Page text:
We're often asked by our friends and family back home what we miss about the United States and what is a welcoming change. So in no particular order here are our top lists:

Things we miss about the United States:

1) A variety of food. Don't get us wrong, the food here is spectacular. But Naples doesn't provide much variety in the food department. It would be nice to have a great sushi dinner or a big burrito once in a while without having to drive forever in search of one.

2) A dryer. Hanging clothes outside to dry every time we do a wash gets old fast. Italians just don't have functioning dryers (or dryers at all). The Italian dryer's purpose is to "fluff" the clothes after they've already dried outside... and that's all it's good for. And while we're at it, a washer that actually cleans the clothes.

3) Central air conditioning. No explanation needed.

4) Stores that are open from 1-4pm. Or at least stores with hours posted. I've seen the meat place open at 11pm, but closed at 4pm.

5) Dinner at 7. Sometimes you just want to go out to dinner before 8:30.

6) Fast meals. A 2+ plus hour meal where the only diners are me and Jon can feel like an eternity. If we wanted to sit, drink wine, and stare at each other, we could sit on our comfy couch.

7) Trust. Brings us back to the whole thievery issue. It takes us 15 minutes just to lock up our house and shutters, and another five to leave the three gates out to the main street. Not that we ever kept our doors unlocked in the U.S., but with the security features that we're required to have on our house here one would think they would be impenetrable. But then again some local Neapolitans have been learning how to break through layers of security since they were five...

8) Personal Space. No concept here whatsoever. The line will not move any faster if you are stepping on my heels.  And if you're just hanging out in a doorway, move out of the way!!!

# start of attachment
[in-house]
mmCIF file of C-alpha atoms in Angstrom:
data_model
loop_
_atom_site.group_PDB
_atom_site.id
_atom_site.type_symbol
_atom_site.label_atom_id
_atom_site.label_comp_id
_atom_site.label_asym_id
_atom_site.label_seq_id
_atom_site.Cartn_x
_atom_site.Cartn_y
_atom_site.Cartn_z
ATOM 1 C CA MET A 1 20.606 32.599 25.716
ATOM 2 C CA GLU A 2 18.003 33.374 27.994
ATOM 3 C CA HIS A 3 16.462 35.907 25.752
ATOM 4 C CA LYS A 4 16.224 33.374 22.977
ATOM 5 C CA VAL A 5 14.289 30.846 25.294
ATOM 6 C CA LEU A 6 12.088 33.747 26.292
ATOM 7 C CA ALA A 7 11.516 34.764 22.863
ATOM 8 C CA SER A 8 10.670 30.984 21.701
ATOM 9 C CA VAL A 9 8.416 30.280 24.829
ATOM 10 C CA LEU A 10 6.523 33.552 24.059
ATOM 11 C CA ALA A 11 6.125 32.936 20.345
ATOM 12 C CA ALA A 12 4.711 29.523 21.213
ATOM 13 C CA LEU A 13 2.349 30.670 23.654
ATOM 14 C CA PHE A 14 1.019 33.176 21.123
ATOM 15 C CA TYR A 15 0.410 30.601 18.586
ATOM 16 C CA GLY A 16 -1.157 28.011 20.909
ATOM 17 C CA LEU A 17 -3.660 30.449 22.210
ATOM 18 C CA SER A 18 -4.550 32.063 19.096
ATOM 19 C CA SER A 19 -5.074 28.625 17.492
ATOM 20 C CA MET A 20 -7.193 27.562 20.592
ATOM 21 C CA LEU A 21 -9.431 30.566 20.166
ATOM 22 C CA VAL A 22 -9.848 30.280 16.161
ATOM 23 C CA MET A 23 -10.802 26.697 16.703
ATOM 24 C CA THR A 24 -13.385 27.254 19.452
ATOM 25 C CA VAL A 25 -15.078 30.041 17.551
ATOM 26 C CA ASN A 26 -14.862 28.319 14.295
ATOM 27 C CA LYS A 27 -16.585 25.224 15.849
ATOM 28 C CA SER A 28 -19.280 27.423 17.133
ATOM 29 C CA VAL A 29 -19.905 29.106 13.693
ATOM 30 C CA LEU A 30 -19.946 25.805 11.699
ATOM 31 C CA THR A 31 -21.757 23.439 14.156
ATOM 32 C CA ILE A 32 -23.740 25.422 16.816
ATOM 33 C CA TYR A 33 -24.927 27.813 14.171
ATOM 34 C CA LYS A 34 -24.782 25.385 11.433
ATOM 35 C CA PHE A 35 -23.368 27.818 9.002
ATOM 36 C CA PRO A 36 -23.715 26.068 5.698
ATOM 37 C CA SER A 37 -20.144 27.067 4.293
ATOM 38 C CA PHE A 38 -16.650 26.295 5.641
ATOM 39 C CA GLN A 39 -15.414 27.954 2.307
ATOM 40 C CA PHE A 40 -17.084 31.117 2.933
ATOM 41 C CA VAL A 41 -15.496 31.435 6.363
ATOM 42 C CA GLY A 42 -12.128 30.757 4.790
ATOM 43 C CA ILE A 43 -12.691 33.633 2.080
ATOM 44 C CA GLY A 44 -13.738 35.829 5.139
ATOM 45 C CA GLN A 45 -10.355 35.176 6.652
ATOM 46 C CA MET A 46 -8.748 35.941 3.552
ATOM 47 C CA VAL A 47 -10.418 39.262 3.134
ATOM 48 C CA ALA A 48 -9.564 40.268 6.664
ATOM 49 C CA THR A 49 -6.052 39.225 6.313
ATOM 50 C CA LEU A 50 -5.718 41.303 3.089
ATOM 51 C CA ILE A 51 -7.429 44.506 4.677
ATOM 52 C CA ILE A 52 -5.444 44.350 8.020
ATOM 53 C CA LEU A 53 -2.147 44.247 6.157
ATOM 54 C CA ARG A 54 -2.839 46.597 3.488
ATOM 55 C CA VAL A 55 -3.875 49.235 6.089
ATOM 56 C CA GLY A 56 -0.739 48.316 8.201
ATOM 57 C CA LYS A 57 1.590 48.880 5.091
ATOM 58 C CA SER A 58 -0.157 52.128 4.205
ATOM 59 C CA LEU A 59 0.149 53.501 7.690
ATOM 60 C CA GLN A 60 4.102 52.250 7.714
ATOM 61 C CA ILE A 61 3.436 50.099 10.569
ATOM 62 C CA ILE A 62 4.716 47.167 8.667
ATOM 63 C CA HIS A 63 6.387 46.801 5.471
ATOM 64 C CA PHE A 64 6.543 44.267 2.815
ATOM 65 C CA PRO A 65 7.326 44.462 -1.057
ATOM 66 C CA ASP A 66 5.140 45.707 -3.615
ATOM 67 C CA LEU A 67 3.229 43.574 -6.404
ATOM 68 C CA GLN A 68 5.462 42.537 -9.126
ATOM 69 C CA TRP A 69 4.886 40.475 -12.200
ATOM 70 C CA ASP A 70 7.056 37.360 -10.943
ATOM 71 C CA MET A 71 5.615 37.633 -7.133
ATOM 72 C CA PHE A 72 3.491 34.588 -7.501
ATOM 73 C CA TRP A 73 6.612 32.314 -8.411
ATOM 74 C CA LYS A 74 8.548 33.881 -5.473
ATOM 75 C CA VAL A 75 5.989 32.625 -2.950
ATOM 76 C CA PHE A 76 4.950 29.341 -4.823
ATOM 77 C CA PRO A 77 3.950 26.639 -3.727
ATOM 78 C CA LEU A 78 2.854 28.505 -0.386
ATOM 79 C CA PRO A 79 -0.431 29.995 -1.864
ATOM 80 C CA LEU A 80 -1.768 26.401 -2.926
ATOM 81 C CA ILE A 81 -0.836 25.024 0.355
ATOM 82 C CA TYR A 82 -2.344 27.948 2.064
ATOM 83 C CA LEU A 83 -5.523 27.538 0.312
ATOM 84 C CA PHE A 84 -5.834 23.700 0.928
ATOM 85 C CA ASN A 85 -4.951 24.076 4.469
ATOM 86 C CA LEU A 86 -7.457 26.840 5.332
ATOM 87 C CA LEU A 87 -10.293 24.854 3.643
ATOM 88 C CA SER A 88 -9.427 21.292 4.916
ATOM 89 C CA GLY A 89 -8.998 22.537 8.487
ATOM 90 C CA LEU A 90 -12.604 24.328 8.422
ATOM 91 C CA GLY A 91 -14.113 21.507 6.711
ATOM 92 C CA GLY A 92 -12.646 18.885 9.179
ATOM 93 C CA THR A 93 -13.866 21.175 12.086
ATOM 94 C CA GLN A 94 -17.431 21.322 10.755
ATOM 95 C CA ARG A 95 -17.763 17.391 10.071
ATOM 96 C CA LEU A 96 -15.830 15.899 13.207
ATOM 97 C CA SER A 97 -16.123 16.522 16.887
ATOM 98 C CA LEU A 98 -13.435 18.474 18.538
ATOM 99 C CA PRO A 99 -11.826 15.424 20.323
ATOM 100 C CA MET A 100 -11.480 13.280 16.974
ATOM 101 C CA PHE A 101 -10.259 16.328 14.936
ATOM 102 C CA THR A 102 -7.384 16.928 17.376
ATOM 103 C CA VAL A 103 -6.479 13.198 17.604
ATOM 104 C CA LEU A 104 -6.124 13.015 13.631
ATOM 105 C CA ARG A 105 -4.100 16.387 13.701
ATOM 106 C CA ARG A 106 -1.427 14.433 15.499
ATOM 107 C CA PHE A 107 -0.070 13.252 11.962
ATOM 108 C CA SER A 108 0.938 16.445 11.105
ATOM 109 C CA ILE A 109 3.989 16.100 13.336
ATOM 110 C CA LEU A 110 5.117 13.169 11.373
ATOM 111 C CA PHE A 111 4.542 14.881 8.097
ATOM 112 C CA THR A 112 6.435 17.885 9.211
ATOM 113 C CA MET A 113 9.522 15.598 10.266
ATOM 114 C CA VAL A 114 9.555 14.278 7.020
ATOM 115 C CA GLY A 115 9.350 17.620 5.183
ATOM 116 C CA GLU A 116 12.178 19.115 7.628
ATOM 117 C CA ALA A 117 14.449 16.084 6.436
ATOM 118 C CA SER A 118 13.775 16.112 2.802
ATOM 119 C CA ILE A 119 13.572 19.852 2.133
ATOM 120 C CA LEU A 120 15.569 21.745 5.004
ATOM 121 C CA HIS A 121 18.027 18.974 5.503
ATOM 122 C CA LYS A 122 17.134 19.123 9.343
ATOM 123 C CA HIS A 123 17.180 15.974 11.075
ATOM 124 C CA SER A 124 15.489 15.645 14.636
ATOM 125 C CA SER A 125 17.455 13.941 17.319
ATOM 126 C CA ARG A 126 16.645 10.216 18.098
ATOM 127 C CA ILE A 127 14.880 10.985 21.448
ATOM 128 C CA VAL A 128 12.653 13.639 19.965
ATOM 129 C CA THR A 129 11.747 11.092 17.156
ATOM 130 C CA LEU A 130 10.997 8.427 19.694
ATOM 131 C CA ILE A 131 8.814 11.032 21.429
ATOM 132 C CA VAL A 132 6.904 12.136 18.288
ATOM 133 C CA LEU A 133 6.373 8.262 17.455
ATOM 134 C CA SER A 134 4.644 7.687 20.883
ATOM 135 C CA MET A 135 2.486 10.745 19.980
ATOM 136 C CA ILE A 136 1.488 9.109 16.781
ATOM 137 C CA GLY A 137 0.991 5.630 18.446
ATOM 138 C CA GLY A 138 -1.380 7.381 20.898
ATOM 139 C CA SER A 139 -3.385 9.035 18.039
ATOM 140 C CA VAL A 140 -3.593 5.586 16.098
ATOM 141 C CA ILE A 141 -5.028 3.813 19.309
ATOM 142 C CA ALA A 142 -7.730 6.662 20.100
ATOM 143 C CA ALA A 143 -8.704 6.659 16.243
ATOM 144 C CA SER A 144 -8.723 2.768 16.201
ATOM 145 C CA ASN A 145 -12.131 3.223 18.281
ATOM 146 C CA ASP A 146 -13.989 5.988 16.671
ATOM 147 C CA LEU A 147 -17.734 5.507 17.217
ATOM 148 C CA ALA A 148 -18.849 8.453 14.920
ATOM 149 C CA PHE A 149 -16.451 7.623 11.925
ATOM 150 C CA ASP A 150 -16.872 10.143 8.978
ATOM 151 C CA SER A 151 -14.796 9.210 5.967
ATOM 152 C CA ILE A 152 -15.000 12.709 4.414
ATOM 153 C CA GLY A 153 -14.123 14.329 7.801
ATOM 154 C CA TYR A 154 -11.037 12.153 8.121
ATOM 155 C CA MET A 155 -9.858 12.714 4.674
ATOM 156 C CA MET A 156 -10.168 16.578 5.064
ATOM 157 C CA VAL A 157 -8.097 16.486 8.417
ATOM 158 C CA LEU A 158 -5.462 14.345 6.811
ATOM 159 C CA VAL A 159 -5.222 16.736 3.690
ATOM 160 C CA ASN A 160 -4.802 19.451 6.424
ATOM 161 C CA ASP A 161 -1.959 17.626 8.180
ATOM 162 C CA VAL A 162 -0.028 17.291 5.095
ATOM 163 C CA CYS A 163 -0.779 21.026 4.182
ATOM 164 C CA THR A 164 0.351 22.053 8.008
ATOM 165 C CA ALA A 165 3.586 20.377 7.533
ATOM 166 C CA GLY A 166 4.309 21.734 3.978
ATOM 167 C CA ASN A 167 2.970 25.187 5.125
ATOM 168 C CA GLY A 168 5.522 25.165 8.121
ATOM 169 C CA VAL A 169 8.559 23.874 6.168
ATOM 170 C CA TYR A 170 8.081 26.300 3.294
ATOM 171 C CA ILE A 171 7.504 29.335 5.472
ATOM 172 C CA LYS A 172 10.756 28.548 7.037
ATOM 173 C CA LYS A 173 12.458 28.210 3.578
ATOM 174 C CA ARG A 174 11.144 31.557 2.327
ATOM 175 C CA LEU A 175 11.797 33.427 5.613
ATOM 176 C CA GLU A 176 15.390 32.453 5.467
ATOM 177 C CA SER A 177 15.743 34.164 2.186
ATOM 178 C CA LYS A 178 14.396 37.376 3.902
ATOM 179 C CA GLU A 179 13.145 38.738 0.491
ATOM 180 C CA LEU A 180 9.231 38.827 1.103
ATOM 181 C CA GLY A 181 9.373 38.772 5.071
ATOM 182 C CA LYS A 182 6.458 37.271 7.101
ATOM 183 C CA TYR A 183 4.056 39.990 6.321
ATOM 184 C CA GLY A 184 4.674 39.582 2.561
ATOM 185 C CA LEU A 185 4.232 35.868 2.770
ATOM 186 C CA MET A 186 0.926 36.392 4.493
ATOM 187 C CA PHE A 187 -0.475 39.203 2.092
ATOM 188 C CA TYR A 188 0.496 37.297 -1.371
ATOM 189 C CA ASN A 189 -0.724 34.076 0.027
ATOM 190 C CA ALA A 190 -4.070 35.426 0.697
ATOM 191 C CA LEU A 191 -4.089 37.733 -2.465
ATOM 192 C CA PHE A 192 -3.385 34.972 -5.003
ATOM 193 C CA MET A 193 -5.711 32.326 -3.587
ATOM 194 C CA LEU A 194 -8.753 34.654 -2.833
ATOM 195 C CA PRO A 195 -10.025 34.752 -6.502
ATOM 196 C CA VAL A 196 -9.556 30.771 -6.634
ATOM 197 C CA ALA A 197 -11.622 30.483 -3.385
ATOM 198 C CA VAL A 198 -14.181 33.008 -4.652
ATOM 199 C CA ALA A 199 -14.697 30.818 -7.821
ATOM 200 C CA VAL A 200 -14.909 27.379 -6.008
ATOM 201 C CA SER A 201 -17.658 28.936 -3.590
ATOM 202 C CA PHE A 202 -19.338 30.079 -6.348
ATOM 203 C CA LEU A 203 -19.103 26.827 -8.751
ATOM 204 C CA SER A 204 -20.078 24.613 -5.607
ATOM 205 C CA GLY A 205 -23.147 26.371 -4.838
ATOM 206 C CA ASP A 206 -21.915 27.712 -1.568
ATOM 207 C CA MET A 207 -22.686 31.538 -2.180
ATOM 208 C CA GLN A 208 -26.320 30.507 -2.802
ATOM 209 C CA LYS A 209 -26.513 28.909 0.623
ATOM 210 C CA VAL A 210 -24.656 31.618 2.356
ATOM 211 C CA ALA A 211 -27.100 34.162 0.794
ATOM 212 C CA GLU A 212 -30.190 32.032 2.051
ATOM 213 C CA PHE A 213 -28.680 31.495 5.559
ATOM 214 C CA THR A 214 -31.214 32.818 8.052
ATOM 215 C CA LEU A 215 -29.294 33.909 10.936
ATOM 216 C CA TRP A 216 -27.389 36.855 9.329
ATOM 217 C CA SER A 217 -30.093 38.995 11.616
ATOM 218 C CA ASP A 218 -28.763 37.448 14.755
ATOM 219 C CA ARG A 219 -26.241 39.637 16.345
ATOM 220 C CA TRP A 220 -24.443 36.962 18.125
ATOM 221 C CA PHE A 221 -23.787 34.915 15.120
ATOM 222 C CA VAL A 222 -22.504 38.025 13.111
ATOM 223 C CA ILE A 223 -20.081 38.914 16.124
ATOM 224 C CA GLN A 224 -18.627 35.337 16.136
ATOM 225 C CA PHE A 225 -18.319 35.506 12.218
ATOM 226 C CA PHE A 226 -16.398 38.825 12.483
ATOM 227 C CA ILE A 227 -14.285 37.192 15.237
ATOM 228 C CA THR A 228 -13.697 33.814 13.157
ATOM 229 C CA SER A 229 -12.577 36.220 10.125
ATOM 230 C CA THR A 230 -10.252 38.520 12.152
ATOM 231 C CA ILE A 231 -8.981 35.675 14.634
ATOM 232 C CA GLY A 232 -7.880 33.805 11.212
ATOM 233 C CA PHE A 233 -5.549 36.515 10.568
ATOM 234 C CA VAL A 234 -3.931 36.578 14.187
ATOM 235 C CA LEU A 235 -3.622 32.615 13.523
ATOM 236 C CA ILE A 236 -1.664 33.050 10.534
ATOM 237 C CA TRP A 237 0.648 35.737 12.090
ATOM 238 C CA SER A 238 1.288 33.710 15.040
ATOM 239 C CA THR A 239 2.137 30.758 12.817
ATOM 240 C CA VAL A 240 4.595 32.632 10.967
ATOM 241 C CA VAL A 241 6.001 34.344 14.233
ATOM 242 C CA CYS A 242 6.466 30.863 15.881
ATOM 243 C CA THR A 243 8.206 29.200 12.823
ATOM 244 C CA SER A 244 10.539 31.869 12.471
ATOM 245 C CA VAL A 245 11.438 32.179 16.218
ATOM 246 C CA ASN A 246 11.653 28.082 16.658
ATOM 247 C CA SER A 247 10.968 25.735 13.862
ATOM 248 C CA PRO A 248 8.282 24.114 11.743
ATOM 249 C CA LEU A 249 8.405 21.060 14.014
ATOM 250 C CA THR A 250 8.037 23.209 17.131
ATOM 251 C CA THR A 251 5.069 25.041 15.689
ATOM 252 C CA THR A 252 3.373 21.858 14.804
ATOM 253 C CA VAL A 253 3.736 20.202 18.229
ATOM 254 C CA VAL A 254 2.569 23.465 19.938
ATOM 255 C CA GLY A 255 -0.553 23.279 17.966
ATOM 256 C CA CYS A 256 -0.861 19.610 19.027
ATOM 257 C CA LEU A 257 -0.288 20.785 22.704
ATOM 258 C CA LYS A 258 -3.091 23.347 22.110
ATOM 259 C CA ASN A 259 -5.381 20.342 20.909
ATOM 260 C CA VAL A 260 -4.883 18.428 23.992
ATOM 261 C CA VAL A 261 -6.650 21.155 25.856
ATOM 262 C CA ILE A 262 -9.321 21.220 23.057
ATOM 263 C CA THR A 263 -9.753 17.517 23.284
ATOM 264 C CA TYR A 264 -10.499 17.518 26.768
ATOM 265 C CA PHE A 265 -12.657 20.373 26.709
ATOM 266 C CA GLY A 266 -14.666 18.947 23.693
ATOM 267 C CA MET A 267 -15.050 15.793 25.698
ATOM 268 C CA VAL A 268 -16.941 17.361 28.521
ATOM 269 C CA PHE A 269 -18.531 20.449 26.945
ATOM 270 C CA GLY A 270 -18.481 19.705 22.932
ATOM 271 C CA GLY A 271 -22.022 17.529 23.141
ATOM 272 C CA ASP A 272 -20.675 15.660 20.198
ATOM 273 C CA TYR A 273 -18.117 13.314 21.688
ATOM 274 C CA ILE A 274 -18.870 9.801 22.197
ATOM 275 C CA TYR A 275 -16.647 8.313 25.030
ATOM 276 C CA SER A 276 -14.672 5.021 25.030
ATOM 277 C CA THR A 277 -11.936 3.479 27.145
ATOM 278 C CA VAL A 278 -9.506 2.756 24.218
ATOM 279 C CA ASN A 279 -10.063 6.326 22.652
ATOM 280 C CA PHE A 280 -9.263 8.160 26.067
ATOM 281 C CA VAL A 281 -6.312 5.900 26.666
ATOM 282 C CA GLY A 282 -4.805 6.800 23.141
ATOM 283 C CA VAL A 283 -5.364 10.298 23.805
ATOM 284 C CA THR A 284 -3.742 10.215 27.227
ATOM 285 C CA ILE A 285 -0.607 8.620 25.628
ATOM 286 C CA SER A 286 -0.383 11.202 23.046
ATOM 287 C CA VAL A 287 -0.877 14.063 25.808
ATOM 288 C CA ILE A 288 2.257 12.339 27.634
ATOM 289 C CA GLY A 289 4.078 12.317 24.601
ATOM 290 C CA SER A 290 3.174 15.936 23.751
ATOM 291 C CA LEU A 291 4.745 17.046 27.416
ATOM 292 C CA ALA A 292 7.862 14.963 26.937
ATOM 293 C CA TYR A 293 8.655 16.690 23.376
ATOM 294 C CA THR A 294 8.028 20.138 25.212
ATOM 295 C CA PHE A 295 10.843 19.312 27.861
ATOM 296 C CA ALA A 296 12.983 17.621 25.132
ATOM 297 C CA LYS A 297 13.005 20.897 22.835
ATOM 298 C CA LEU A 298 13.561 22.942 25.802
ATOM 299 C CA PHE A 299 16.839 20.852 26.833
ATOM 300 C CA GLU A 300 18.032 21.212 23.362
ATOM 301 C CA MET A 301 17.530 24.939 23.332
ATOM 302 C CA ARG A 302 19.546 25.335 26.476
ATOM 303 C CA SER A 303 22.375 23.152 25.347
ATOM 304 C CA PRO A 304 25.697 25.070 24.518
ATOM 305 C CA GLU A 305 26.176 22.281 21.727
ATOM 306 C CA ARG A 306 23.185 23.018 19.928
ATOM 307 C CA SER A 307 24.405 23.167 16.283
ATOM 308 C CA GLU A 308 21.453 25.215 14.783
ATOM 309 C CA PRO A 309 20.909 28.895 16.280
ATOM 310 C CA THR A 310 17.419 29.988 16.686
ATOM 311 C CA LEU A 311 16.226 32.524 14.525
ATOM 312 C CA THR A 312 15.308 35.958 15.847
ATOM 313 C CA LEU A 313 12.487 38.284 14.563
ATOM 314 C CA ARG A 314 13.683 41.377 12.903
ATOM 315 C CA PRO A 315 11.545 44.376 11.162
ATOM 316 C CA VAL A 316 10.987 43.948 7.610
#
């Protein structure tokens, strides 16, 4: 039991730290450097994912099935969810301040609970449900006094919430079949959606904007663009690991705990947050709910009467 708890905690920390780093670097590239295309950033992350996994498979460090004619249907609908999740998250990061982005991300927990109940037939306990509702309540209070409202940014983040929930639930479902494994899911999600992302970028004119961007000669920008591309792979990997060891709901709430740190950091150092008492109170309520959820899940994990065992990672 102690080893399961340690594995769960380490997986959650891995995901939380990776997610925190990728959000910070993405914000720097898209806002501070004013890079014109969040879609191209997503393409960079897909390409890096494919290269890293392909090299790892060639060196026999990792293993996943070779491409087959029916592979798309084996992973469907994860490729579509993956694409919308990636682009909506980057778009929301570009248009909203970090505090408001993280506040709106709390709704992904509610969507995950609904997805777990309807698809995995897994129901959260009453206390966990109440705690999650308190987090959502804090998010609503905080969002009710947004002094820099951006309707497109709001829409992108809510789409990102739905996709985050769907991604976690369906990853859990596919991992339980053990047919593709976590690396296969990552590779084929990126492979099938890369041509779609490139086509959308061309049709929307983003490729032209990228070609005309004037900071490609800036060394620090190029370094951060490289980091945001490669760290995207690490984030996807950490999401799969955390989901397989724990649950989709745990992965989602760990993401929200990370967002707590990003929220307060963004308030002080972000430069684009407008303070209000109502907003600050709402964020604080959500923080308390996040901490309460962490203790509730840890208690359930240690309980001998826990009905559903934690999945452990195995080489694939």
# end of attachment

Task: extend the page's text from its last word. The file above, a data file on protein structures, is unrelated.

9) Reliable internet. It's not terrible, but it's not great.  Scratch that, it is terrible.

10) Doggie day care and proper boarding facilities.We're fortunate to have found a couple of people to watch our furry child when we go away, but there's no substitute for a good doggie day care to get the crazies out of Maya!

Things we enjoy here more than the United States:

1) No people of Walmart sightings. We're not saying Neapolitans are the best dressers, but people in Europe at least remember to put on pants in the morning. If you don't know what I'm talking about then go here and click on photos.

2) The country (and Europe) is environmentally conscious. They do not waste electricity or gas here and use only what they need. They charge for plastic bags at stores. The electricity in hotel rooms shut off when you leave them. Their cars are manual and many take diesel gas.

3) Fresh and local produce.  Having a vegetable stand every block loaded with what's fresh that season or a fish guy that is selling what he caught that morning is refreshing.

4) The proximity of so many different countries. It's amazing that we can go away for a quick weekend to Paris or London.

5) The variety of things to do in the area. From the historical sites to the beautiful islands and beaches, there is always something to do!

6) Restaurants. Many restaurants will just make whatever fish they caught that day, or whatever they find is the freshest to make. It's fun going into a restaurant, not looking at a menu, and having them serve whatever their specialty is.

7) The wine. Not only does Italy make some of the best wine in the world, but where else can you go and get a 4 euro bottle of wine that would normally be at least 30 dollars in the States?

8) On-time plane arrivals. Every plane, every time.

9) Time to learn new trades. Jon isn't very busy at this hospital and since I'm not working while we're here we've picked up a few things. For one, my cooking skills have definitely improved since being here. Jon has gotten into woodworking and I'm starting to "can" and make jams from the fresh produce. We've also gained somewhat of a green thumb.